Should the church be exceptional when measured against conventional understanding of 'rights'? The case made above is that it should not be exceptional. (The case made above also stretches to a condemnatory and unjustified attack on the church as thereby 'abusive', but I shall set that aside here). The difficulty with the case made is that it involves its own (so to speak) doctrine of exceptionalism. Measured against the church's tradition, inherited not only from apostolic times, but earlier in the life of Israel, that followers of Christ should live celibately, or in marriage, the claim that same-sex partnerships should be blessed, and that one or more partners applying to be ordained should not be discriminated against because of that partnership is a claim that stable same-sex partnerships are a valid exception to the church's tradition. But in asserting this exception, without further argument, the question arises, why only this exception? A church engaging with this possibility cannot escape consideration of other candidates for exceptional status: a stable heterosexual partnership which is not a marriage ... polygamy (a 'live' issue at least on the African continent) ... an 'open' marriage ... From the perspective of 'rights' the church could not make one exception without making all. The church is hesitant (I suggest) to make one exception because it feels responsible not only to safeguard and uphold its tradition, but also to avoid discarding it completely through allowing one exception which must lead to all exceptions being accepted. Thus it has some reason for its hesitancy, rather than some phobia it cannot get over.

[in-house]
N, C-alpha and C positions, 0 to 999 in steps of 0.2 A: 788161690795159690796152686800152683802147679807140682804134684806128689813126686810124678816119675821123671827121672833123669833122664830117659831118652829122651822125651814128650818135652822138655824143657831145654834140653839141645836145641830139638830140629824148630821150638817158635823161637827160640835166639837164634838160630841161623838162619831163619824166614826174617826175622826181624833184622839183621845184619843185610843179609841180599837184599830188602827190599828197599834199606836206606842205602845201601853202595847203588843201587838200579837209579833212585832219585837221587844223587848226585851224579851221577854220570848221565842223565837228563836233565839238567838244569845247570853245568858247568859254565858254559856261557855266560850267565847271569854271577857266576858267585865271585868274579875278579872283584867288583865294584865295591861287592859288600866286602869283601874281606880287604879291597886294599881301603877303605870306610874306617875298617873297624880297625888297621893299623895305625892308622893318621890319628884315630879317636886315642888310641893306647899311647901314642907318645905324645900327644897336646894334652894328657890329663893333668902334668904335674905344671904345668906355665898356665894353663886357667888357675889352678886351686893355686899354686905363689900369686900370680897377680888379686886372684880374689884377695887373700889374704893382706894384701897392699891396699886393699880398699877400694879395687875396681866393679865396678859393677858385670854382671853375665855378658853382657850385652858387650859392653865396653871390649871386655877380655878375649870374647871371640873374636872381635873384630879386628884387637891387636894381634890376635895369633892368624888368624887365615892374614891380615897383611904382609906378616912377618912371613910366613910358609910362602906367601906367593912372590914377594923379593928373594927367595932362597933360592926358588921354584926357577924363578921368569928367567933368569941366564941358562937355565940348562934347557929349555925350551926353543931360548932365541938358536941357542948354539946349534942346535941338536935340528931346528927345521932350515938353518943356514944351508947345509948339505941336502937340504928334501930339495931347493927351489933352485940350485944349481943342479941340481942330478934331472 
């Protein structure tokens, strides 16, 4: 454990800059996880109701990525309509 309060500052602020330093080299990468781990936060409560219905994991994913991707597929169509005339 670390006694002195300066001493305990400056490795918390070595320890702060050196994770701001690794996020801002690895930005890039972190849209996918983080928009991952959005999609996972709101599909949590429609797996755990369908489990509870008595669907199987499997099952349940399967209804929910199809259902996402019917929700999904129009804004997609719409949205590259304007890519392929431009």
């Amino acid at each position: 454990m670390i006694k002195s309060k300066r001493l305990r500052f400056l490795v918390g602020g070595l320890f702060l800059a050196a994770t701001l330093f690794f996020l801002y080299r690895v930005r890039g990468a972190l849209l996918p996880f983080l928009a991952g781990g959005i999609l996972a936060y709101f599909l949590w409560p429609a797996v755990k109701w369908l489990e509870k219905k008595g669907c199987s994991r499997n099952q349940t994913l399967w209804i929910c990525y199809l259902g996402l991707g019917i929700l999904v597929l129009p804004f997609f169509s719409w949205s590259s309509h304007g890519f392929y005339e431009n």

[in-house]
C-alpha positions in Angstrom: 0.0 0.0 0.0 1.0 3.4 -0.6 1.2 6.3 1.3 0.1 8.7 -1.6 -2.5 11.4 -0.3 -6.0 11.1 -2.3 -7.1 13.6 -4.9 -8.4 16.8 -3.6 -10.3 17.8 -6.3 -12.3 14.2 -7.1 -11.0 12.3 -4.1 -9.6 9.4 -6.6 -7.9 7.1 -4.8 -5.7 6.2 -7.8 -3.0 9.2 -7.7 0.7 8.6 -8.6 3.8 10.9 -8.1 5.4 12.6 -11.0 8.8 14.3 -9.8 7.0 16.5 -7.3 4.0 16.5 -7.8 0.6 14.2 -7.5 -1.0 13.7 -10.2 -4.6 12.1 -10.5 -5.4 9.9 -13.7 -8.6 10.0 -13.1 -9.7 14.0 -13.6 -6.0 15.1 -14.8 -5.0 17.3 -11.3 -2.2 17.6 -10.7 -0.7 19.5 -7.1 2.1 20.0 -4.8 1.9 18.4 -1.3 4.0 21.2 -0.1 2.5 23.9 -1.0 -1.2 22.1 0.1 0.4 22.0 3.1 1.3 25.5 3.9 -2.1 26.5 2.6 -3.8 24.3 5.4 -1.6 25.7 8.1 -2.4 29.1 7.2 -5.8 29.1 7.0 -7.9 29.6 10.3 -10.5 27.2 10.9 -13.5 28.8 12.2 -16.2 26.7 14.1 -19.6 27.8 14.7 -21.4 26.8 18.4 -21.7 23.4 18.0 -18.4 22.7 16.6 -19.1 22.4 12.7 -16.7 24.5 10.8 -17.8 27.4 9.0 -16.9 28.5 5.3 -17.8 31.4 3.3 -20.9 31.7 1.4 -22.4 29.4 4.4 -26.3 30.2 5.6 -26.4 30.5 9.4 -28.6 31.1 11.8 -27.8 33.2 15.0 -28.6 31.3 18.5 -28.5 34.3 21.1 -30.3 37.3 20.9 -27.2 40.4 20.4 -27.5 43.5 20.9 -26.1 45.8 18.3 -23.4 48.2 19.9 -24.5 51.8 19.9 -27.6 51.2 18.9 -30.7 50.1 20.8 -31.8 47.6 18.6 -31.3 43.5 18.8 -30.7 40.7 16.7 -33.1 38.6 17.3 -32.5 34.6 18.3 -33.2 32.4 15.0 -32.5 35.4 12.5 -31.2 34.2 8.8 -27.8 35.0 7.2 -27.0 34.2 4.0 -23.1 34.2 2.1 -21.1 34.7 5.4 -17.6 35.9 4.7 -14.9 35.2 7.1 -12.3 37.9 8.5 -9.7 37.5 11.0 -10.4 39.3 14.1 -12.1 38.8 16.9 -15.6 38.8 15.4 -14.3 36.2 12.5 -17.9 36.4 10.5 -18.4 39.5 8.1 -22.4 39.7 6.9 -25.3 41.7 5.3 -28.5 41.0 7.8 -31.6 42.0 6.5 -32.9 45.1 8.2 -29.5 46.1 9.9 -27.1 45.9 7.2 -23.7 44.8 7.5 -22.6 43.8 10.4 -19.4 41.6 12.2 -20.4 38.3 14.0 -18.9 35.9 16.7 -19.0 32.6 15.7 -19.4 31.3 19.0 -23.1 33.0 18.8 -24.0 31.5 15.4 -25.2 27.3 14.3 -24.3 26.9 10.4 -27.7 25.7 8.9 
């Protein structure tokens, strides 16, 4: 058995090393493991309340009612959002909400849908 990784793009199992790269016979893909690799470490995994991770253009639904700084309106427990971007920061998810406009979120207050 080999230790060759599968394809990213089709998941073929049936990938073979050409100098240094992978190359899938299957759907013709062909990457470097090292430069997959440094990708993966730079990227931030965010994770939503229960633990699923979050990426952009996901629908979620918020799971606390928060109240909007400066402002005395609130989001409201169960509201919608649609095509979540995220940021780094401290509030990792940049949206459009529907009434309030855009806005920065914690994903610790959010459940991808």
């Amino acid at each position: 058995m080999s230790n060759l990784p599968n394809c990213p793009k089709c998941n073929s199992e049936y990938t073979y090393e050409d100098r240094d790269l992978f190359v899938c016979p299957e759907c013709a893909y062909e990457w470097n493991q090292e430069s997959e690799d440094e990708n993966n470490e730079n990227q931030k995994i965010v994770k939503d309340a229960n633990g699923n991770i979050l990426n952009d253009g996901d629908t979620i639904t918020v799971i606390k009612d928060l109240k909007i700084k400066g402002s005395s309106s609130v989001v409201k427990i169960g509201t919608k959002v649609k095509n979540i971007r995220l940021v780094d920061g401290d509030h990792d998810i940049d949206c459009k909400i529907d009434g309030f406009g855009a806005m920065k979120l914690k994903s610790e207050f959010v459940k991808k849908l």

Then a final question concerns the extent to which the argument about the church being unexceptional vis a vis 'rights' is being applied. I find it is very, very rare in these kinds of discussions for the state and status of the Roman Catholic church to be included. Their policy of celibate male priesthood is discriminatory (from a 'rights' perspective) against married men, married women, and single women (to say nothing of recent moves being made to ensure that not even celibate gay men are accepted into the priesthood). But we hear few if any voices asserting that the Roman Catholic ministry should be brought to heel. If the Roman Catholic church is excepted from our discourse on these matters, why cannot the Anglican church also be excepted? We have our own tradition to uphold and as much 'right' as the Roman Catholic church has to do so!

In our search for a way forward through the moral controversies of our time we need better arguments than proffered here if we are to unite behind a significant change to our received tradition.

As for dogs and trees being blessed ... some of us have never done so and have no intention of beginning to do so!


Anonymous said...

"As for dogs and trees being blessed ... some of us have never done so and have no intention of beginning to do so!"

Peter, I'm appalled by your mean-spirited bigotry. I long for the day when the Church will bless and celebrate my relationship with my dog AND my tree - not to mention the relationship that my dog has with my tree.
Well, back to watching the election results. I sort of knew David Benson-Pope years ago when he was a Marx-spouting blowhard, and Peter Dunne, when he was a moderately leftish Catholic activist in 'Young Christian Students'. Will he survive this time? It looks like a National government at this early stage...

Peter Carrell said...

Hi Anonymous
I shall lie awake at night worrying whether I am being meaner to dogs or to trees!

As for our election result, a National-Act-United Future hybrid government: its hard to work out if it means much ... just 'time for a change' or a swing away from Labour's social engineering or a fear that the leadership we have been used to is not up to the challenges of the future ...or???